Great bunch of lads

cartoons of three pop art cans with the anarchist symbol

Here in the city, the inner city, and all its featured delights.

Green space and birdsong, quality turn-ups and sideburns, a stained mattress next to a three-wheeled pram.

Bakeries and takeaways, friends and brothers all in easy walking distance too.

Great bunch of lads.

Pork chop square slice.

Every shade of black.

In the city, the city of Govanhill, that’s where we are, where we’ve never voted Tory, we didnae vote leave, we don’t play rugby and we dinna even ken where Edinburgh is, okay?

Roman and Celtic, Hibernia and Caledonia, city feed with whisky bars, music in our feet, taste of continents in our food.

Yoga mats and hats from Vietnam and shoes from Sudan and graffiti on the wall that says we’re magic, we’re magic, graffiti on the wall.

Hot chocolate city, hot coffee, sitting on the stoop city, smelling the smoke, the weed, the cigarette blush and puff.

City evening rubbish and flowers in the pavement pushing through concrete ground.

The city is our family, although sometimes invisible in an empty city, an invisible city with buildings too high or windows locked in hidden tenements.

Late night tears, early morning wailing, never forgotten, always remembered, doomed to repeat again and again.

Every type of home in this city.

Early century urban slums, pre-war landlord slums, municipal disasters, free market buy to let and left to rot.

Or brutalist social housing masterpieces, empty space and spray paint wilderness.

Some backcourts are like a garden suburb, others like a medieval dump.

Some have hopeful pot plants, stained glass, perhaps a polite little pushbike chained up.

Others have timeless, placeless terror. No names on doors, haunted letterbox, holes punched in brickwork.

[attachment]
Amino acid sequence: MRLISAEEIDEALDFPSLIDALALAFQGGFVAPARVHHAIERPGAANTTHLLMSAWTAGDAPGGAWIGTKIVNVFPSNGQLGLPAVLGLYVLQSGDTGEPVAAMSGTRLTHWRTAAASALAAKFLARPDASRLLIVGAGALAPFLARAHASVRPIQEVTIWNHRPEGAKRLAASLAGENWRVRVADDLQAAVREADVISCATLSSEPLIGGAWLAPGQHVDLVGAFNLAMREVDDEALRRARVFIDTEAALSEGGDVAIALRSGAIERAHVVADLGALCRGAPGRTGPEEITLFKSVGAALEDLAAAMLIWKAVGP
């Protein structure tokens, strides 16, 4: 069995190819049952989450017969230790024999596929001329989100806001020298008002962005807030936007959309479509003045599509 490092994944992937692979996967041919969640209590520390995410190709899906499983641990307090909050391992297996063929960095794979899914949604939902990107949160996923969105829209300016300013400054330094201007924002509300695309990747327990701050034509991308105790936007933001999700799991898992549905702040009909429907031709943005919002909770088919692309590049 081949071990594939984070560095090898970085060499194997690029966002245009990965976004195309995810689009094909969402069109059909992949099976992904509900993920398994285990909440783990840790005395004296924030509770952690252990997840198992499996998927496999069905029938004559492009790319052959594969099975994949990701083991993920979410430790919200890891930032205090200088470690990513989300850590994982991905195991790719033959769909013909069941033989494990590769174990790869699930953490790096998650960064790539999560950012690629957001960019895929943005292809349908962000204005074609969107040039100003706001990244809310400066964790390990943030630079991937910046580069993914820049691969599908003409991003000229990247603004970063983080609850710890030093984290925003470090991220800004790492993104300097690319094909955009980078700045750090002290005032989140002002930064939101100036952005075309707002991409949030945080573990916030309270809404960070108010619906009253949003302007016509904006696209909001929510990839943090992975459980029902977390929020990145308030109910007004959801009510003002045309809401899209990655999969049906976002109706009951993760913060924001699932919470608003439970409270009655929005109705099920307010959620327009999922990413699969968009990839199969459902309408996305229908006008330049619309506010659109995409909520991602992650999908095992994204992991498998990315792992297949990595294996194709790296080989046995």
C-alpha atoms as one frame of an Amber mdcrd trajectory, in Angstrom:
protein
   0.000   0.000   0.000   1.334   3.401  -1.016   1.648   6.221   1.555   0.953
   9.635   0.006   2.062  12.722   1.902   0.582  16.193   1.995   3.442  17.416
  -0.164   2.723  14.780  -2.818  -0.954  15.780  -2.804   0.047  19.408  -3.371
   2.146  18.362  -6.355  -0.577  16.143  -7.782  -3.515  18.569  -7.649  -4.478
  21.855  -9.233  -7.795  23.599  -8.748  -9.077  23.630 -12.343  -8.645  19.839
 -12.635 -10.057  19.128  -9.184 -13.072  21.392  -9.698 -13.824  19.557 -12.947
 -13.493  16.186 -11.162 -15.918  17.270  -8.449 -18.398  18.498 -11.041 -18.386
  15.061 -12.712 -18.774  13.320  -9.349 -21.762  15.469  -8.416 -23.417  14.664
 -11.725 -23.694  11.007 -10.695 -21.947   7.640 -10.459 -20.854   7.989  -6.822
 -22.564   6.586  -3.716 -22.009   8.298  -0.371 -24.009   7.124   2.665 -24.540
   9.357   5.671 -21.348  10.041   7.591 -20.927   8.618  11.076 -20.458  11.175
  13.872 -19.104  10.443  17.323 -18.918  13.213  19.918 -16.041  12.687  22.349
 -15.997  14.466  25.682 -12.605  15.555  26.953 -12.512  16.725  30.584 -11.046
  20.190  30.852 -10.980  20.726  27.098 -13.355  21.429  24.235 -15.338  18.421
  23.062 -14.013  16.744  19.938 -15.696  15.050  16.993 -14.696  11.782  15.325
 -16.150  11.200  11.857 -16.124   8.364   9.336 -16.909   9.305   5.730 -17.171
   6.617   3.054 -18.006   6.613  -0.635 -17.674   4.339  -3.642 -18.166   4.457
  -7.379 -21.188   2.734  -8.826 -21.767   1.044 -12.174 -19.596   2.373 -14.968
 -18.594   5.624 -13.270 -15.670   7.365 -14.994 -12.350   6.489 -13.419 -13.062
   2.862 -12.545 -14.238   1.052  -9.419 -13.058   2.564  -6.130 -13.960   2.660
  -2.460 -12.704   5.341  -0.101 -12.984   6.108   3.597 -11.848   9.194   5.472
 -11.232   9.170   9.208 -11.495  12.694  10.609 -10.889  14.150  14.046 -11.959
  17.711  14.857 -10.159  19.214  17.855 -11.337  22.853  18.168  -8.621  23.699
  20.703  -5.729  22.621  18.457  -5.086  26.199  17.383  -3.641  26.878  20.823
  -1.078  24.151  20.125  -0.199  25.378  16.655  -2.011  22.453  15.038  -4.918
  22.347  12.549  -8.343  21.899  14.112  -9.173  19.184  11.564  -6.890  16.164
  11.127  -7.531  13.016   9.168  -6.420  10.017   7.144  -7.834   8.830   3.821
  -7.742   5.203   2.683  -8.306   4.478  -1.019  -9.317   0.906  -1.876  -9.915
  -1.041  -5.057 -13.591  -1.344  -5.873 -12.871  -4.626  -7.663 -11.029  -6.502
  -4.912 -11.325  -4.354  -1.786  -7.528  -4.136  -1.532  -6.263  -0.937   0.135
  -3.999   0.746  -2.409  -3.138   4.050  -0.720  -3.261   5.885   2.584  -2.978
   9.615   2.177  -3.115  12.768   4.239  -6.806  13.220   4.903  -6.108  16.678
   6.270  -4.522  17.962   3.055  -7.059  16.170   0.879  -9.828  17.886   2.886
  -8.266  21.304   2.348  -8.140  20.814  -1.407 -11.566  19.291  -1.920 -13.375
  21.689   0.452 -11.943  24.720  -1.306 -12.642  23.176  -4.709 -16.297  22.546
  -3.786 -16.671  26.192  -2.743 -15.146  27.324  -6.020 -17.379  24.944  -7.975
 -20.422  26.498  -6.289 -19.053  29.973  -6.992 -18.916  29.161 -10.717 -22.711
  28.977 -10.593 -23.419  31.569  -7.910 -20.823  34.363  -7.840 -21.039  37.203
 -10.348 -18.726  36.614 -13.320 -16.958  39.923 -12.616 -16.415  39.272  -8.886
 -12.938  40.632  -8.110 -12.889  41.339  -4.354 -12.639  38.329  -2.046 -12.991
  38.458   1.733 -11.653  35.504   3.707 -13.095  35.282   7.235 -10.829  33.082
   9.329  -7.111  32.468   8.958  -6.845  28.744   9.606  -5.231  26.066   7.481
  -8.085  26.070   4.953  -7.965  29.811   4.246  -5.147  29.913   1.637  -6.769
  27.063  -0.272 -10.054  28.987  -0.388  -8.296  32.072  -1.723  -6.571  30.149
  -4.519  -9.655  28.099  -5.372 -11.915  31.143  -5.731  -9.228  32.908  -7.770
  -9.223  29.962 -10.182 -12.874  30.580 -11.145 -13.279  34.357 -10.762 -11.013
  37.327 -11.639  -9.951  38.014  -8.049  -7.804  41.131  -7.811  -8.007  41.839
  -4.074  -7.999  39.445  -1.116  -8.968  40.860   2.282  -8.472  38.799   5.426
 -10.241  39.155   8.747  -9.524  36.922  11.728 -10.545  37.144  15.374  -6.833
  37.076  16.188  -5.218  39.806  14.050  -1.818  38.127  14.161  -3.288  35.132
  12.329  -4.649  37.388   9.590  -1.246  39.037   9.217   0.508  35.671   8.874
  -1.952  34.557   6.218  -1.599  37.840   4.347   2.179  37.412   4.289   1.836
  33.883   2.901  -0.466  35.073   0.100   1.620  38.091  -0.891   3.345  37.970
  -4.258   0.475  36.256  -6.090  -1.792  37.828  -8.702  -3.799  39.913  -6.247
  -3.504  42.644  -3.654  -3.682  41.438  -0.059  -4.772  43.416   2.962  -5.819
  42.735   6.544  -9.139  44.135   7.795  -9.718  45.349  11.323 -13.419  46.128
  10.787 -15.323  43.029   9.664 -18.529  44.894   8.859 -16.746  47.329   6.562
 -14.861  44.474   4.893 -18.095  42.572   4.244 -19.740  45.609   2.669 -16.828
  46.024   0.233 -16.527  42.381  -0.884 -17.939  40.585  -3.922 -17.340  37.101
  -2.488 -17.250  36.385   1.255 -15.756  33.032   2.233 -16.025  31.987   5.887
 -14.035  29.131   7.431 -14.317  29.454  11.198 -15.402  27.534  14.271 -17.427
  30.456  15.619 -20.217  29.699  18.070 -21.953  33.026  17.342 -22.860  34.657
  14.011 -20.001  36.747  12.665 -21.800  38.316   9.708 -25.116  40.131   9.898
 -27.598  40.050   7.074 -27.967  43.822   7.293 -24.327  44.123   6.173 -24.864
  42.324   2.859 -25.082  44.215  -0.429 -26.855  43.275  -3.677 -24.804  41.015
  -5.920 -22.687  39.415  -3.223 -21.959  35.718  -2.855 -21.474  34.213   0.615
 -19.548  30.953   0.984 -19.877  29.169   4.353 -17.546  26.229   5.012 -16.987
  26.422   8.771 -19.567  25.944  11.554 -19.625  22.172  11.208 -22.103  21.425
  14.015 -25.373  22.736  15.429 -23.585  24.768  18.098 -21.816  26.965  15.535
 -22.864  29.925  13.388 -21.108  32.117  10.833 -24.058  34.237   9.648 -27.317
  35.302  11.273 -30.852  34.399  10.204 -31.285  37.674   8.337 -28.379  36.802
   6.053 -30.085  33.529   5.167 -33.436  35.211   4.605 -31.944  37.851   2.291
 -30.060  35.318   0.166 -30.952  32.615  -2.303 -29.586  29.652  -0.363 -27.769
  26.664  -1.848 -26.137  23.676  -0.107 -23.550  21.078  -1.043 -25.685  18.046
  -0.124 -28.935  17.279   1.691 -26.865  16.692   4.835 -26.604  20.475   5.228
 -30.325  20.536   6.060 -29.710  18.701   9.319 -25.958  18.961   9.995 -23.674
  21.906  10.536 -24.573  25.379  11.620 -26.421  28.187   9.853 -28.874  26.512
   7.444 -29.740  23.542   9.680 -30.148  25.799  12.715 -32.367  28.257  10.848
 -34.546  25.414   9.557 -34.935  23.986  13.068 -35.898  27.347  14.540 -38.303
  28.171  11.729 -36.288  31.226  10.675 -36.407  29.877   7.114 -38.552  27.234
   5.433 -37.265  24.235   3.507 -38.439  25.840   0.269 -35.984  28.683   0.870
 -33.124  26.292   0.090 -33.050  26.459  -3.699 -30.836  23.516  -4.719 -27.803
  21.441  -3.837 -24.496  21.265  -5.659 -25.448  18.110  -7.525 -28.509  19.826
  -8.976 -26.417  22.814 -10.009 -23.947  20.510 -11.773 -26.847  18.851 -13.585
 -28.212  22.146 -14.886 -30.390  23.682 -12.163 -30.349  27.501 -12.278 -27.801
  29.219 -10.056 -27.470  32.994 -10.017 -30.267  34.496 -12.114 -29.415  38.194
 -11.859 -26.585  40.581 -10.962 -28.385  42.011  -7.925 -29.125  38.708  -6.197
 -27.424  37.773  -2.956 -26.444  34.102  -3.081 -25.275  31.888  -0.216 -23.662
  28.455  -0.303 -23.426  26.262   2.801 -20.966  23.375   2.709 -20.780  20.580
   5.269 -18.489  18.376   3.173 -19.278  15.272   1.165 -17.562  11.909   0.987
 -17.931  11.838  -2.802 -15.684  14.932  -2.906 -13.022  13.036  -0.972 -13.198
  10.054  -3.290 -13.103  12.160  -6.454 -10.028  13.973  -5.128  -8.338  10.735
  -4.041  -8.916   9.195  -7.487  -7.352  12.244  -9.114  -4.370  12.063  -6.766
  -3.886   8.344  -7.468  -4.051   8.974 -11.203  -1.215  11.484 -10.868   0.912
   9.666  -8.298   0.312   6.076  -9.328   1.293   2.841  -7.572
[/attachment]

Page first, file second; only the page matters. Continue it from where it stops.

It will all end there, you know it will, in the dead of night, in a dark stairwell with no one to hear you scream.

That’s our city, the constant city.

Student flats or your cousin lives here or a drug dealer does or a family who fled war-torn Debenhams in a small boat.

Because we’re all immigrants here, it doesn’t matter what we wear, or the spices in our hair. In the rain we don’t get wet, or if we do, we don’t care, we ignore.

Straining in the silence, heads wrapped up against the hot and the cold, bare shoulders and tartan trews.

Flesh-coloured fools, a double-headed dragon breathing fire, all the big boots and greasy dust you require or desire.

Sorry, what were we talking about again?

Aye, non-binary fanny magnets, that’s it.



Wee Govanhill boot boys

Exterior of circular building at Nithsdale Drive

Southside myce in the kitchen again, crawling on the crockery by the draining board, scattering over surfaces between plant pots and rotting food.

Wee fannies in all those nooks and crannies.

Why, Govanhill, why?

I feel dirty, like a pure tramp, like I can’t take care of myself even though I had a haircut, changed my scants and brushed my teeth all in the past week alone.

I emptied the bins last year too, so it can’t be my fault.

One feels invaded, exploited, taken for a fool in yer ain midden.

I’m an unlikely parent, unsuitable pet owner, unreliable narrator, all of those things and more.

These southside thugz, wee Govanhill boot boys, are a fact of life, just like surveillance capitalism, poverty wages, slum landlords and haemorrhoids in Nithsdale Drive.  

No wonder I’m cowering in bed unable to put the heating on, worrying about my emissions, afraid to be my true authentic self.

I know these mice better than I know the guy across the landing.

They’re both small and hairy and they both like wandering about at night. Maybe my neighbour lives in a skirting board or likes eating peanut butter without setting off the trap too.

He’s more anti-social than the mice, anyway. There was a fridge outside his front door for a month, then a wardrobe, now a cooker.

Can’t wait to see a dead body, decapitated even, on an unapologetic trap, three in one night, two more a day later, another couple after that.

The mice I mean, not the neighbours.

Then I had a dream about a mouse, a giant mouse, a supermassive suppurating carcass sprawling across the kitchen floor seething with larvae and covered in weeping sores, belching hideous fumes, oozing filth, trailing faeces and vomit.

Or was that the neighbour across the landing again?

I just don’t know any more.

It must be an omen, a bad omen, a sign from above, or below, behind the sink or under the floorboards that things aren’t right, that they’re wrong.

They remind me of me.

Cheese, me.

Nae luck, myce.

Remember the future, Govanhill

six windows in different coloured buildings

I’ve been here before, I know I have, I must have been.